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Self-Employed and Can’t Qualify for a Mortgage?

Home/Blog/Self-Employed and Can’t Qualify for a Mortgage?
Self-Employed and Can’t Qualify for a Mortgage?2018-01-11T14:56:38-05:00

Self-Employed and Can't Qualify for a Mortgage?

The mortgage crisis has had a disproportionately negative impact on self-employed borrowers. In retrospect, it's easy to see how this happened. And it's important to understand who's to blame, how the blame has shifted, and what can be done to adapt to the new lending standards in today's market.

What Happened?

Some of the first program casualties of the mortgage meltdown were the stated income, stated asset (SISA), and no income, no asset loan (NINA) programs. These programs were initially created to assist self-employed borrowers with great credit and good equity.

Since the majority of self-employed borrowers legally write-off a good portion of their income, they are not allowed to use all of it to qualify. Instead, underwriters use their adjusted gross income (AGI) to qualify.

The SISA and NINA programs allowed self-employed borrowers to state their actual income without having to prove it with tax returns.

Soon, in keeping with the now infamous greedy big bank mentality, these program guidelines were expanded to include W-2 wage earners, sub-par credit worthy borrowers, borrowers with little equity, and un-proven first-time home buyers.

Borrowers were qualifying for loan amounts that they could never afford. Needless to say, the more the qualifying criteria loosened, the worse these loans performed. Soon, defaults began to pile up and the rest, as they say, is history.

Who's to Blame?

The federal government's (Fannie, Freddie) misguided policies and the greed of Wall Street and big banks were initially to blame for allowing such lax underwriting guidelines. Opening up the SISA and NINA programs to less qualified borrowers eventually spoiled things for credit-worthy self-employed borrowers.

Smaller lenders and mortgage brokers also contributed by writing loans that they knew were unaffordable. Without question there were some shady individuals and companies that took advantage of these programs. They were negligent in their duties to both limit the amount of income borrowers were stating, and to warn borrowers of the consequences of buying homes they could not afford.

However, the majority of small lenders and brokers were simply following the guidelines that were encouraged by the federal government and written by the big banks. While this is not wholly excusable, it does offer perspective on the rampant “blame-the-broker” theme that the politicians, banks, and the press ran with in the months following the meltdown.

Borrowers who knew they couldn't afford these homes cannot escape their share of the blame either. Exaggerating or lying about income to buy a new home is at best irresponsible, and at worse criminal.

Still, this doesn't explain why credit-worthy self-employed borrowers are still being left out in the cold. After all, the majority of SISA and NINA programs performed well when they were limited to the original qualifying criteria.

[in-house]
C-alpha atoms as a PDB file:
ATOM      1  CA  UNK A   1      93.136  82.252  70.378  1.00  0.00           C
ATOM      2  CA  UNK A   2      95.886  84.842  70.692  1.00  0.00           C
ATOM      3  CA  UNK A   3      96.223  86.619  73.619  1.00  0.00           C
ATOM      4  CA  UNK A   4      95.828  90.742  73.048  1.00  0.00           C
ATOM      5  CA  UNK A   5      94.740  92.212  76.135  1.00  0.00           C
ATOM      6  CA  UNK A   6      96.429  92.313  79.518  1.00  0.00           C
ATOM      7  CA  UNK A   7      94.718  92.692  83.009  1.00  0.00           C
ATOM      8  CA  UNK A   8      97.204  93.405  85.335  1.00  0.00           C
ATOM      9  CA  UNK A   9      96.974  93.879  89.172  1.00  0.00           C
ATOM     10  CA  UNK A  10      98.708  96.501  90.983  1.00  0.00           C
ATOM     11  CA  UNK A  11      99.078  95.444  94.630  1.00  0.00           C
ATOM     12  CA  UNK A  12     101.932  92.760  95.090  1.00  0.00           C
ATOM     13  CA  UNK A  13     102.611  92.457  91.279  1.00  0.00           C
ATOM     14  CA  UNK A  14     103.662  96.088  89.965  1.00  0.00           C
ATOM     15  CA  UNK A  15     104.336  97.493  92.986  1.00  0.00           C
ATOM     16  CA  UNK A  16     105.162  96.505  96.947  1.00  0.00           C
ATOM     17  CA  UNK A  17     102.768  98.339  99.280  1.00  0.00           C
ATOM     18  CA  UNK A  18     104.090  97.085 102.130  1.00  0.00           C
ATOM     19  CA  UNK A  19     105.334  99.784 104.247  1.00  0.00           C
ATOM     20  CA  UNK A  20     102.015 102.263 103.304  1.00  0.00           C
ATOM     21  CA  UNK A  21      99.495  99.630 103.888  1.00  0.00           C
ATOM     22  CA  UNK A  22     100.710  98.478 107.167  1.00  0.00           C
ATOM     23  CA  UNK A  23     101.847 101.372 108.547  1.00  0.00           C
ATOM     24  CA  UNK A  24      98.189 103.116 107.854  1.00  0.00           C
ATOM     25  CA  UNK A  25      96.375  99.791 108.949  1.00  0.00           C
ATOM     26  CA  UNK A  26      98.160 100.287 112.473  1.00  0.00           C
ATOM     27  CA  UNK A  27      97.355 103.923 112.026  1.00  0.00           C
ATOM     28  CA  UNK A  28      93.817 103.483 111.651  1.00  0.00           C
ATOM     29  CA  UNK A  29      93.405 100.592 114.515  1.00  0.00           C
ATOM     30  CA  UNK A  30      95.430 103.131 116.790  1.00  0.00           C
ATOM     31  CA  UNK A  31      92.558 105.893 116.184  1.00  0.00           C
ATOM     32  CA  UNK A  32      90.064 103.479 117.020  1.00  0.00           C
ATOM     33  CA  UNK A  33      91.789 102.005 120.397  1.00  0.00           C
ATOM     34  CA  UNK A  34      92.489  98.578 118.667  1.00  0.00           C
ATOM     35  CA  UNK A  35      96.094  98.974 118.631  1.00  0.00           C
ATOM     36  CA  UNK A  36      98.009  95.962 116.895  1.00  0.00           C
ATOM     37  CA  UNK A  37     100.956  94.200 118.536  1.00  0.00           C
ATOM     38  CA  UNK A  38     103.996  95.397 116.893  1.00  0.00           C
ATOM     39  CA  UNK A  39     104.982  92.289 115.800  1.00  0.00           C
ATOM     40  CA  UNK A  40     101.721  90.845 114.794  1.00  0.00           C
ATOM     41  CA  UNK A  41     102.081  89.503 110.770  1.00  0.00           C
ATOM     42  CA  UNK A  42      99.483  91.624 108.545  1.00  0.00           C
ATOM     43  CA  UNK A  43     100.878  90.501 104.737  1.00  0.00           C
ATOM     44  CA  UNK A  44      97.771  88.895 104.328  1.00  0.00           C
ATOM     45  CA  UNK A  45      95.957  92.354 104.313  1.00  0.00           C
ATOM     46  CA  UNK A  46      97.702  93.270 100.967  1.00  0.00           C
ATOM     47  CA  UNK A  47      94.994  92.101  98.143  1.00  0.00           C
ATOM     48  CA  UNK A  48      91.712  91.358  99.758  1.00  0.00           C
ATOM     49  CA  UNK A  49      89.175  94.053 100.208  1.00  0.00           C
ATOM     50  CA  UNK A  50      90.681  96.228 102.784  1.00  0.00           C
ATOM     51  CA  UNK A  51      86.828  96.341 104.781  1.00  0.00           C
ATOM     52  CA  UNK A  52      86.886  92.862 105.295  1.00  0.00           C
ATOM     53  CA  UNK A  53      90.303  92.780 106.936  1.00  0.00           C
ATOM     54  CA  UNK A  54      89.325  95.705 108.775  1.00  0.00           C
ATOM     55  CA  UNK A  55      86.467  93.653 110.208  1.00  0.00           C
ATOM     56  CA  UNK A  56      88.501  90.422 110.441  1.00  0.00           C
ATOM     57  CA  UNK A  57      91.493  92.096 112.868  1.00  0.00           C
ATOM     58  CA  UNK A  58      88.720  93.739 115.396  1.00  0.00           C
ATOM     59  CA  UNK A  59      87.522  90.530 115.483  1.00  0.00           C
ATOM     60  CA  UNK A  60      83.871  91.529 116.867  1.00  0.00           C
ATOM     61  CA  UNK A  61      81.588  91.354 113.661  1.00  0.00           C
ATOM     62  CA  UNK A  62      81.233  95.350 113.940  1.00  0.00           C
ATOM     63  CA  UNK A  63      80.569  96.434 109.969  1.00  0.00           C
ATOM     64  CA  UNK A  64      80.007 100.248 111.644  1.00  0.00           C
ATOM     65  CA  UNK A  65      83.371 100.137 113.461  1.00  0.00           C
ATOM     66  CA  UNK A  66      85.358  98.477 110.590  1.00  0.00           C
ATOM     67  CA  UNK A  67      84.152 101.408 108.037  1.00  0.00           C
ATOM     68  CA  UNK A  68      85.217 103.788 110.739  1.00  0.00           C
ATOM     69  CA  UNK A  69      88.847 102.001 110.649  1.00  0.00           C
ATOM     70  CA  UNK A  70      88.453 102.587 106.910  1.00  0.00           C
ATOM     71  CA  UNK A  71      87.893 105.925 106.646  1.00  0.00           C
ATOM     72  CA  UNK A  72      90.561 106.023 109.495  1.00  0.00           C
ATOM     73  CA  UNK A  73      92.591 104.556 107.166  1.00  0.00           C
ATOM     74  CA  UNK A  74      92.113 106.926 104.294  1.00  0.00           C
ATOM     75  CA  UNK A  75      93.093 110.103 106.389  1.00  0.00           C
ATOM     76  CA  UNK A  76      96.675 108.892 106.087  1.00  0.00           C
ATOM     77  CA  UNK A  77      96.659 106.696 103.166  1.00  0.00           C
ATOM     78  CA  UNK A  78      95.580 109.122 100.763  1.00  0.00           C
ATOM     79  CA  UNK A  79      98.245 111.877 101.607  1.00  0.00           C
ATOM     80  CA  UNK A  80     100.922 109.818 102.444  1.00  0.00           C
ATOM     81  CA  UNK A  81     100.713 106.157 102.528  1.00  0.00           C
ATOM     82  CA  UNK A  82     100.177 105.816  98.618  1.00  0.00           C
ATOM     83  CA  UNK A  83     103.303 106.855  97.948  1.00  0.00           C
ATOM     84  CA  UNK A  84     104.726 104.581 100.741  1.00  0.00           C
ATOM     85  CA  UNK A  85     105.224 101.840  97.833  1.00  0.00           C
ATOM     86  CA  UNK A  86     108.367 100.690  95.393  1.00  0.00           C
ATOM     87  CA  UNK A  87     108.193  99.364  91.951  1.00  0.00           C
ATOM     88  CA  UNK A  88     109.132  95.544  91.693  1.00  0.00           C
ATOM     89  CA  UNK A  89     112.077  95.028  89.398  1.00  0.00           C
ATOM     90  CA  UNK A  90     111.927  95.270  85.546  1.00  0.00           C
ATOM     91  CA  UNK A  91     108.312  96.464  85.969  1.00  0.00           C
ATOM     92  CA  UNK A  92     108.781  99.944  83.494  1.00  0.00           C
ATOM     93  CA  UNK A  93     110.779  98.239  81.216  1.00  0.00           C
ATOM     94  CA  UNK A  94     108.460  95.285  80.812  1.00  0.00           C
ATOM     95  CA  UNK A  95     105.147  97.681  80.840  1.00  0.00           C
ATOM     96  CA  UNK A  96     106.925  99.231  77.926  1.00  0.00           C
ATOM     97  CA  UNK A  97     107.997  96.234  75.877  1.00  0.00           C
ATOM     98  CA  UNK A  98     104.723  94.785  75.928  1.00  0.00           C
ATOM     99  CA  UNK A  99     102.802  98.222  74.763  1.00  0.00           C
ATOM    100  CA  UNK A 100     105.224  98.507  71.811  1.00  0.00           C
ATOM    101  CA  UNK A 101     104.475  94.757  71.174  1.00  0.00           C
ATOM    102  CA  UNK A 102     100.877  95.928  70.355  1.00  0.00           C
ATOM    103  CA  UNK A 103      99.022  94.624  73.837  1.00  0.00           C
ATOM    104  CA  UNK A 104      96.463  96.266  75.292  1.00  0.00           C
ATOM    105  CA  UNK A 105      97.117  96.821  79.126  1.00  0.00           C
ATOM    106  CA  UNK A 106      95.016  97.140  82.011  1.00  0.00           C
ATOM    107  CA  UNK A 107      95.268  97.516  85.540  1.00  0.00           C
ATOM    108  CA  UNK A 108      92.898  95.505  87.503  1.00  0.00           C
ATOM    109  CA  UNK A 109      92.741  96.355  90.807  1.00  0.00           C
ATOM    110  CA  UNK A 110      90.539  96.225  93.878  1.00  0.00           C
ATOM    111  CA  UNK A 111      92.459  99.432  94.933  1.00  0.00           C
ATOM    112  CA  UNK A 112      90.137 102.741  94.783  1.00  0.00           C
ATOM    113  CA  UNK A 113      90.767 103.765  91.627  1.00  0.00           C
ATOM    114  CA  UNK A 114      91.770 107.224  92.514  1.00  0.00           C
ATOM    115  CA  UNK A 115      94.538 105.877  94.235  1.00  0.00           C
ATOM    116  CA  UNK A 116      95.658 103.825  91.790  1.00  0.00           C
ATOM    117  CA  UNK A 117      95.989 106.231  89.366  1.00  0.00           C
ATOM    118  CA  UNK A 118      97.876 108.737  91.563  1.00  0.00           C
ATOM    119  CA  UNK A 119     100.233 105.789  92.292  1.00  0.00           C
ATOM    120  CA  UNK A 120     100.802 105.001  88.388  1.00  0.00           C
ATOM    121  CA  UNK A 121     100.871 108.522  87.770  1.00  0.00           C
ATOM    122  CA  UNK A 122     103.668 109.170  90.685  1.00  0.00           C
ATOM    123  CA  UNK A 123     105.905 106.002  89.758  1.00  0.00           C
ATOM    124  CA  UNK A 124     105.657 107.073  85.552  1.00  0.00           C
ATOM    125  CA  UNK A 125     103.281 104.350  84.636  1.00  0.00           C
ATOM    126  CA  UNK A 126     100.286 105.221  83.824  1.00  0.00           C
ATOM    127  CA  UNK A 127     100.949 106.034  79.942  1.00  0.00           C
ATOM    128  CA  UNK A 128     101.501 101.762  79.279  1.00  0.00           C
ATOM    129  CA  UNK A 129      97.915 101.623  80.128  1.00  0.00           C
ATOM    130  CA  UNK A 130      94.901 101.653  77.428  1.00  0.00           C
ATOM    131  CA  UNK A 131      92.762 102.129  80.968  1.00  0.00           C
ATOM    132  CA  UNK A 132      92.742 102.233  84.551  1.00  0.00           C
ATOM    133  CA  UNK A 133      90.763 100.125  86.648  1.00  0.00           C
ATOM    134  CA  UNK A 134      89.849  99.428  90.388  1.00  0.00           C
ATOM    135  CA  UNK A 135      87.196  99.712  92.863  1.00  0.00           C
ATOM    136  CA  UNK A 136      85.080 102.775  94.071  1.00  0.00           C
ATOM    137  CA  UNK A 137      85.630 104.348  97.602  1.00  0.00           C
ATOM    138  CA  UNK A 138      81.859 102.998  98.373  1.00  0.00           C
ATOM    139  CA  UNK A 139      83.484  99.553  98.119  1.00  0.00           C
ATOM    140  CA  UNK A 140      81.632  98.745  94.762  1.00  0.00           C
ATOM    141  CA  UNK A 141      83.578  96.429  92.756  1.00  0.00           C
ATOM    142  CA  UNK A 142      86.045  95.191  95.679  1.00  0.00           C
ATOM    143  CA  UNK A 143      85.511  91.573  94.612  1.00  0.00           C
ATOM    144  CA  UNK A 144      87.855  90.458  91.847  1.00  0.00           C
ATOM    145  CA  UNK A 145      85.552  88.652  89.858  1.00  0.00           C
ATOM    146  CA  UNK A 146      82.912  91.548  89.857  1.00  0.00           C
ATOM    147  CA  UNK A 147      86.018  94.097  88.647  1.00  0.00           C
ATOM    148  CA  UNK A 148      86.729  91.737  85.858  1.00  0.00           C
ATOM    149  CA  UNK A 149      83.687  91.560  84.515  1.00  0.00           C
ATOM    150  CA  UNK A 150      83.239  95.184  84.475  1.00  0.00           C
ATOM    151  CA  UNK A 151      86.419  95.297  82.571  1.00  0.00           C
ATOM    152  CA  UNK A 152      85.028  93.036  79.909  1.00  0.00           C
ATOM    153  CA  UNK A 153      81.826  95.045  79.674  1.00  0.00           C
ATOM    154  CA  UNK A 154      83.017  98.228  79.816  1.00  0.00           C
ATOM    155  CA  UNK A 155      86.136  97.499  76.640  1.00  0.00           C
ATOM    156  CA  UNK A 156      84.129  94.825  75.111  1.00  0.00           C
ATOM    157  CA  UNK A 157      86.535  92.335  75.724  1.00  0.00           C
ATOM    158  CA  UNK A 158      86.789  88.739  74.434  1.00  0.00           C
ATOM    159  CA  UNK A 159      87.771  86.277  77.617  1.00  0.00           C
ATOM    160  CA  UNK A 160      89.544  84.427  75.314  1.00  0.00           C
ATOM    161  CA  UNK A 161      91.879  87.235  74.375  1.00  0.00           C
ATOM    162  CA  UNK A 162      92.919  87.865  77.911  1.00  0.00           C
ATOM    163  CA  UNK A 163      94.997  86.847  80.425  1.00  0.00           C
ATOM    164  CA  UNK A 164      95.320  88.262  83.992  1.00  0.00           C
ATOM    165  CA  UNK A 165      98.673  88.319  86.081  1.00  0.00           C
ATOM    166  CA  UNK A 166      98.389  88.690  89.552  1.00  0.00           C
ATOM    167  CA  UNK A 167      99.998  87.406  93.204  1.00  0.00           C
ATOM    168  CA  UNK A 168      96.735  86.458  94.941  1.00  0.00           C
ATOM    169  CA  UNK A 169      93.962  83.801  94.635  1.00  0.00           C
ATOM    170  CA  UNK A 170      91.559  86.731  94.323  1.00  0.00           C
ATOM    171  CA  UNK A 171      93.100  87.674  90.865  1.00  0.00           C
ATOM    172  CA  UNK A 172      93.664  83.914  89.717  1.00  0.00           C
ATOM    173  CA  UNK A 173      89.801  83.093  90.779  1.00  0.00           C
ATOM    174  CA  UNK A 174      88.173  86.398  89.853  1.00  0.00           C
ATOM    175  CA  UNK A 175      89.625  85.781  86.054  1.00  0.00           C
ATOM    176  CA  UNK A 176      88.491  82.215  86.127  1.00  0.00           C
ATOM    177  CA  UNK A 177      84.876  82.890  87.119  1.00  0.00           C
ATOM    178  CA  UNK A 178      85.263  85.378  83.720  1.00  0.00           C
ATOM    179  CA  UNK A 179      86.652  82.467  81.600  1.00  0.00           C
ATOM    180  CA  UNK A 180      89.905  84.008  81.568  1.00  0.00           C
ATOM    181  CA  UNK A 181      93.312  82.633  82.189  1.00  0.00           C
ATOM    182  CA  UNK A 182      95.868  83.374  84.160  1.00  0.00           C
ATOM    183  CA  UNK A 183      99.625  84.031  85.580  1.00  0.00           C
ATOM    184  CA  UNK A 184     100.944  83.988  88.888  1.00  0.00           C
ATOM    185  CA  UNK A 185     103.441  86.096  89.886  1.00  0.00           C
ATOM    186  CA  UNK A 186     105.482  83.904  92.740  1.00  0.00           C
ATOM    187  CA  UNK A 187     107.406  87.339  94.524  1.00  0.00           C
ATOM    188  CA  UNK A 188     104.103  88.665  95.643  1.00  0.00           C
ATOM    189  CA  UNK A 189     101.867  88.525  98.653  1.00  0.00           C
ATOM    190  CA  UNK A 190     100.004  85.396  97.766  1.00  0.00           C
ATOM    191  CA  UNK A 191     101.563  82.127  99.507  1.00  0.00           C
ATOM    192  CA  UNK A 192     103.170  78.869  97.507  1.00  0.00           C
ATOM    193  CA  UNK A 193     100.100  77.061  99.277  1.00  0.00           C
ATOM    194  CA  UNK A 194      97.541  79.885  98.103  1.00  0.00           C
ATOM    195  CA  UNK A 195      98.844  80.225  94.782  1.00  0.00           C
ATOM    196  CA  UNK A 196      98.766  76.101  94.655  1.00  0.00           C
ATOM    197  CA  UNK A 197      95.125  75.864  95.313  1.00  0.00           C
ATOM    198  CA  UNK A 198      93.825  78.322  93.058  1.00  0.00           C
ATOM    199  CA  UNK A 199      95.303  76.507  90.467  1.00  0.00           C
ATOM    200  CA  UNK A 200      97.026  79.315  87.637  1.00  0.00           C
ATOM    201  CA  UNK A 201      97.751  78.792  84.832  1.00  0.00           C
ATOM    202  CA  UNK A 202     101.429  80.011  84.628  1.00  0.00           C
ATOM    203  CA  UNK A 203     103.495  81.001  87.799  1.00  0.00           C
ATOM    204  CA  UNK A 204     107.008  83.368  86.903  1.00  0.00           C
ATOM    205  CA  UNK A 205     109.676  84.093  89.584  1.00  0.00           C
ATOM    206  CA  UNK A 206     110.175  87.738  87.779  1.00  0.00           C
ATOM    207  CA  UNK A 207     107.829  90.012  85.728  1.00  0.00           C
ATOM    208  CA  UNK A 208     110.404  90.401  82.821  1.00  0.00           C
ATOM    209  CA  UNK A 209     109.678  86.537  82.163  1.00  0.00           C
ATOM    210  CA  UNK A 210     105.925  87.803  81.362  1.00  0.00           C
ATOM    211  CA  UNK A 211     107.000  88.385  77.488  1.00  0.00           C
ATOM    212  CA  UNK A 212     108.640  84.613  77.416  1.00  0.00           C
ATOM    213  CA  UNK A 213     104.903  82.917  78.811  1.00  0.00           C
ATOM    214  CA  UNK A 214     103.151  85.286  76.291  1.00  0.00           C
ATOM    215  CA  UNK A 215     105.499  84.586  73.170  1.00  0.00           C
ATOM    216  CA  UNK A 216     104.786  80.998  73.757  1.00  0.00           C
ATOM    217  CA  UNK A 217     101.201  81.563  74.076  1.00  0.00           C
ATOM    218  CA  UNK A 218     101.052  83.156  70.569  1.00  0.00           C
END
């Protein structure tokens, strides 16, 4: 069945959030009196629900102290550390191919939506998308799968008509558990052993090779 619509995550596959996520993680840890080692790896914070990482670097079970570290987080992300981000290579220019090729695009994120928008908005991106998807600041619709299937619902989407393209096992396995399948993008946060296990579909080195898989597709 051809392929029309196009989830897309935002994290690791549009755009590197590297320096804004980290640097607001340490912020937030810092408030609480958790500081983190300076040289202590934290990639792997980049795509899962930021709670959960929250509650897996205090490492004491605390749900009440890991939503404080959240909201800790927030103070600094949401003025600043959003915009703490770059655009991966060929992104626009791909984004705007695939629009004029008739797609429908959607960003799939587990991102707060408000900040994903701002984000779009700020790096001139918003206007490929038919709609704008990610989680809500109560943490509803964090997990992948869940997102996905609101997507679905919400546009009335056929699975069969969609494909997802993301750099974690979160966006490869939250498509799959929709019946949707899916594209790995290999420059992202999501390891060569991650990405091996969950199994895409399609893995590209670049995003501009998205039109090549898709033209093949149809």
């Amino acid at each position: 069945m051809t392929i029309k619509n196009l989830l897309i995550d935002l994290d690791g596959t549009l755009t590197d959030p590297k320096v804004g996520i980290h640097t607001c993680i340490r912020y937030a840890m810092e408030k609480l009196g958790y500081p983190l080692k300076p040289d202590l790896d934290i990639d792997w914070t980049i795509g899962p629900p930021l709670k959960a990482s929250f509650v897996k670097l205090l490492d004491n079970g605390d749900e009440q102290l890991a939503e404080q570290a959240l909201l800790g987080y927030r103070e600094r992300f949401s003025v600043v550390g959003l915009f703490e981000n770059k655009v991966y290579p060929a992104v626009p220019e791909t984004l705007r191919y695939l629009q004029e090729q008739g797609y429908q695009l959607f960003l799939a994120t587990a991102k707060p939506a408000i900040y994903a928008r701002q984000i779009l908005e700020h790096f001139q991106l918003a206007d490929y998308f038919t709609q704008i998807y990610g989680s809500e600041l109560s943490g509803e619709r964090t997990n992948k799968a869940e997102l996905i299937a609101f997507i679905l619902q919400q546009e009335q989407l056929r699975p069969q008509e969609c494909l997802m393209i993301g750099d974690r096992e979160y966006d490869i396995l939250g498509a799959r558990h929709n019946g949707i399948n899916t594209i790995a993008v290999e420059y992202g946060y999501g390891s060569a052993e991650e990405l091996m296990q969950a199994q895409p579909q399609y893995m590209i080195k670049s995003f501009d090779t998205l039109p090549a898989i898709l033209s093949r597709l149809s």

We still hear the complaints from self-employed applicants today:

  • I've always paid my bills on time
  • I've got perfect credit
  • I'm being punished for being self-employed
  • It's not fair

All of these complaints were probably valid three or four years ago when borrowers were caught off guard and struggling to understand the new lending reality that was blanketing the country.

But today's hard truth is that these borrowers now share in the blame by failing to adapt to the new lending standards. If a borrower needs to show a specific amount of income to qualify for a home, they have to pay taxes on that amount.

CPA's aren't doing their self-employed clients any favors by soley focusing on how much they can write off or how they can get away with paying the least amount of taxes.

CPA's should be focusing on their client's over-all finances. They have a fiduciary duty to inform them about how their taxes will affect their borrowing ability. Too often they fail to do so.

Moving On

Meridian Home Mortgage understands that there is a real need for stated income programs in today's market. After all, tax write-offs are legal. And these programs actually worked before the guidelines were expanded.

While stated-income programs might begin to pop up at some point to fill the void, they will undoubtedly be very restrictive. Therefore, the only real full-proof solution lies with the borrowers themselves.

Ultimately, it's the borrower's responsibility to initiate a dialogue with their CPA. Discussing write-offs and future mortgage related plans has never been more important. Writing everything off or showing a loss just won't work anymore - even if those write-offs are legitimate.

Adjusting tax deductions to improve their AGI is really all that's needed. In other words, borrower's have to stop writing-off so much and pay more taxes on the income they earn.